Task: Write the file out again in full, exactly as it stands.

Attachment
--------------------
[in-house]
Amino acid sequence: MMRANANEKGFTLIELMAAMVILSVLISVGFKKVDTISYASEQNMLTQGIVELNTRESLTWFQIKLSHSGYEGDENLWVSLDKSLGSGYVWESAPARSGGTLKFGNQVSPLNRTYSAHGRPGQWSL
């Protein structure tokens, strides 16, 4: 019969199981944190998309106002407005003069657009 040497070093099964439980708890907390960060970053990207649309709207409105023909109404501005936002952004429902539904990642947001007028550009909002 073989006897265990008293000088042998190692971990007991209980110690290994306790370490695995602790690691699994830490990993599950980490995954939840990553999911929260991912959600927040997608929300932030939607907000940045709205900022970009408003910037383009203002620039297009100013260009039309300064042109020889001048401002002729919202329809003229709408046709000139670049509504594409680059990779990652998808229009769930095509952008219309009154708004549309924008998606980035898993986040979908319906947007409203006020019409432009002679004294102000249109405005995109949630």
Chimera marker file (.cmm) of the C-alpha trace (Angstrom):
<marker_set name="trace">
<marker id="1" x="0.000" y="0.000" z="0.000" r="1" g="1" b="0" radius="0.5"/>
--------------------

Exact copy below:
[in-house]
Amino acid sequence: MMRANANEKGFTLIELMAAMVILSVLISVGFKKVDTISYASEQNMLTQGIVELNTRESLTWFQIKLSHSGYEGDENLWVSLDKSLGSGYVWESAPARSGGTLKFGNQVSPLNRTYSAHGRPGQWSL
């Protein structure tokens, strides 16, 4: 019969199981944190998309106002407005003069657009 040497070093099964439980708890907390960060970053990207649309709207409105023909109404501005936002952004429902539904990642947001007028550009909002 073989006897265990008293000088042998190692971990007991209980110690290994306790370490695995602790690691699994830490990993599950980490995954939840990553999911929260991912959600927040997608929300932030939607907000940045709205900022970009408003910037383009203002620039297009100013260009039309300064042109020889001048401002002729919202329809003229709408046709000139670049509504594409680059990779990652998808229009769930095509952008219309009154708004549309924008998606980035898993986040979908319906947007409203006020019409432009002679004294102000249109405005995109949630």
Chimera marker file (.cmm) of the C-alpha trace (Angstrom):
<marker_set name="trace">
<marker id="1" x="0.000" y="0.000" z="0.000" r="1" g="1" b="0" radius="0.5"/>